Let

The

A random variable

and

In general, a Binomial mixture is obtained through an integration approach. Suppose

where

The three unknown parameters of McGBB distribution have been estimated using the maximum likelihood estimation technique. Let

unknown parameter vector

The quasi-likelihood (Wedderburn, 1974 [

The quasi-likelihood with the above mean and variance is given by _{ }

where,

By virtue of independence between samples, the quasi-likelihood with the above means and variance is given by:

We denote Equation (5) by

where,

Then the partial derivatives for the three parameters

By considering estimating functions quadratic in

chastic functions of

The unbiased quadratic estimating equations for

If we take

We obtain the Gaussian estimating equations. We denote this Equation (10) by

If we take_{ }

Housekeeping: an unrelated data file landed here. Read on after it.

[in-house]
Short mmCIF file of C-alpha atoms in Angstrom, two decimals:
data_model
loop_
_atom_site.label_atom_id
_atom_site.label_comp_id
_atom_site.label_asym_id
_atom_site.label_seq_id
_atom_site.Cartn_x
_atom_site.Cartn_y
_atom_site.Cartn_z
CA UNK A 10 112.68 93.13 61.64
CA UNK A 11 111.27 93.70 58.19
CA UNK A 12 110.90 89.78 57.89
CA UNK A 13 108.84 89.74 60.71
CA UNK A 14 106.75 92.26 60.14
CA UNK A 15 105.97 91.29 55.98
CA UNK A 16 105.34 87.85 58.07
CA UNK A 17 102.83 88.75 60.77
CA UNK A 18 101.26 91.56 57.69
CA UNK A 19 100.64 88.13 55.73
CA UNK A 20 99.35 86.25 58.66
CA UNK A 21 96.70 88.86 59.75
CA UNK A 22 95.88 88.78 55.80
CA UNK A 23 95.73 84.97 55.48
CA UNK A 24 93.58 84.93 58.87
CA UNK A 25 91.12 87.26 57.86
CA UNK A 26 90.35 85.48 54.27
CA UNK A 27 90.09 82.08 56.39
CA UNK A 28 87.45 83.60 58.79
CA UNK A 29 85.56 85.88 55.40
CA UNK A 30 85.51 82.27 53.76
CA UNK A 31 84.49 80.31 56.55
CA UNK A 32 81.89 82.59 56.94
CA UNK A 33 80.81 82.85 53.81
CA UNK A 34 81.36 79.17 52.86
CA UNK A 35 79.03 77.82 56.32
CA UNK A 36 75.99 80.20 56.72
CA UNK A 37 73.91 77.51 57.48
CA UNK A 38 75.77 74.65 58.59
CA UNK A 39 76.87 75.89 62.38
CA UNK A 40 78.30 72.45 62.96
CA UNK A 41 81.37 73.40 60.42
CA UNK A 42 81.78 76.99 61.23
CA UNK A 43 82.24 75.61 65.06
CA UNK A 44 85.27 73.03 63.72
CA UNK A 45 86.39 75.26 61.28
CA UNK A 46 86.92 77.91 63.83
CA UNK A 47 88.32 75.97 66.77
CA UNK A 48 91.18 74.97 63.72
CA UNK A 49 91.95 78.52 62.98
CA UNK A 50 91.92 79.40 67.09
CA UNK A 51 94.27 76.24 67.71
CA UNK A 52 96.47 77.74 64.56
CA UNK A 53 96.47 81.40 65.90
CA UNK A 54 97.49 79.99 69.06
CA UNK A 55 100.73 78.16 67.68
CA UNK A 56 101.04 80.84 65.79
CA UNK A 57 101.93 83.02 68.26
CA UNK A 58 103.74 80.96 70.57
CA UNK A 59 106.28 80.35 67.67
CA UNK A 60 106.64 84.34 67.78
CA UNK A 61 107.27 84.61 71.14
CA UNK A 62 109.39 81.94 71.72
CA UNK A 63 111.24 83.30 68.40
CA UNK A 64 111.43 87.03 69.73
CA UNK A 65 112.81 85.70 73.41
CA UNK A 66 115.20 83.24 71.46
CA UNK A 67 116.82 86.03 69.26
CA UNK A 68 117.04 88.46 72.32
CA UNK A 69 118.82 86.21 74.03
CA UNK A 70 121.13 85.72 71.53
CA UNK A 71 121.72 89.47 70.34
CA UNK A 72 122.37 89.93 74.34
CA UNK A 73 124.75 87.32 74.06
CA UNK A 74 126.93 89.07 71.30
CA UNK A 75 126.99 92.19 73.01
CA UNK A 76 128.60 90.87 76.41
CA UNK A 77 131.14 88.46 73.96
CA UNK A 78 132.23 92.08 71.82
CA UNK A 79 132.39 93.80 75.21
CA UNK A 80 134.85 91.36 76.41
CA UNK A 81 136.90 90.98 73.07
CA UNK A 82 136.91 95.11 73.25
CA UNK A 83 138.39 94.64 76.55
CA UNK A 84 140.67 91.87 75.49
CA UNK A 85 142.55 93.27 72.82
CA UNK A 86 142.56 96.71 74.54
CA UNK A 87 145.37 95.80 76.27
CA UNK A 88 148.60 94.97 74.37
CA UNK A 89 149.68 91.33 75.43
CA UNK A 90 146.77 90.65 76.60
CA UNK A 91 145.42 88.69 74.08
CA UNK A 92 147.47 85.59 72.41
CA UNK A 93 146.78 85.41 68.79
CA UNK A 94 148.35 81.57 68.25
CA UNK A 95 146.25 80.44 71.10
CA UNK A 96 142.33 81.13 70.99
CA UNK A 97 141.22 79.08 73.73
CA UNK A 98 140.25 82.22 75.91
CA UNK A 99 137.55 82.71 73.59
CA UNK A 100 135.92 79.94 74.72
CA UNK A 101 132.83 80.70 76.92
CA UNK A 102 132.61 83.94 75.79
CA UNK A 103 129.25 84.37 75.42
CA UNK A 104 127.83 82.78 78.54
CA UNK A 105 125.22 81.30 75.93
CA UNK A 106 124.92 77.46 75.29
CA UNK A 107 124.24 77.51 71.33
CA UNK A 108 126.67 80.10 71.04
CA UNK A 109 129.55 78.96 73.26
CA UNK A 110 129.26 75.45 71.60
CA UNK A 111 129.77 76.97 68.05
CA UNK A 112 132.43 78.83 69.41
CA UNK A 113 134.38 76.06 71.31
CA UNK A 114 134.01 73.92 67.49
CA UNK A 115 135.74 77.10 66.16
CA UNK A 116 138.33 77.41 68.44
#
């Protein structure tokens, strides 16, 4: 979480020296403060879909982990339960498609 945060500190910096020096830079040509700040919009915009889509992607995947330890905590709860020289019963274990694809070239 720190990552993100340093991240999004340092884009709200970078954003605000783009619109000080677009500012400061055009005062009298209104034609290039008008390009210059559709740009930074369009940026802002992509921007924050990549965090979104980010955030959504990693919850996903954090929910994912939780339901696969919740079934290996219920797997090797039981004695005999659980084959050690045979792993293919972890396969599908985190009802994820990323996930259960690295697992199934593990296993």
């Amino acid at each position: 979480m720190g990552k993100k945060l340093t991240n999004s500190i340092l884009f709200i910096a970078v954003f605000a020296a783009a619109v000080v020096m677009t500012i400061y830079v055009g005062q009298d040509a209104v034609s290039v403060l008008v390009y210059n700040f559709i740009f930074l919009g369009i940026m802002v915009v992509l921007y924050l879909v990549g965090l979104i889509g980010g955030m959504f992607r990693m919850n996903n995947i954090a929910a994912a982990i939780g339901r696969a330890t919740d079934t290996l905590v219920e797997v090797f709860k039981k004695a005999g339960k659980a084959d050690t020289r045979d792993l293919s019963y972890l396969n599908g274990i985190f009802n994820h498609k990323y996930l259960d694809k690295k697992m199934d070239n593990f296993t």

Then we obtain the unbiased estimating equations (QEE’s) for McDonald Generalized Binomial Distribution. These equations were obtained by combining the quasi-likelihood estimating equations for the regression parameters and the optimal quadratic estimating equations of Crowder (1987) [

We denote the estimates so obtained from Equation (11) by

This simplifies to,

For

We obtain the optimal quadratic estimating equations. We note that the forms of the skewness

and

We denote the estimates obtained by solving these optimal quadratic estimating equations by

The asymptotic relative efficiency may not be very useful when comparing different estimators in small samples. So we conducted a simulation study using relatively small

We compare the relative efficiency of the estimates

0 | 1 | 2 | 3 | 4 | 5 | 6 | 7 | |
---|---|---|---|---|---|---|---|---|

47 | 54 | 43 | 40 | 40 | 41 | 39 | 95 |

Parameter estimates | Estimated relative efficiencies | |||||||||||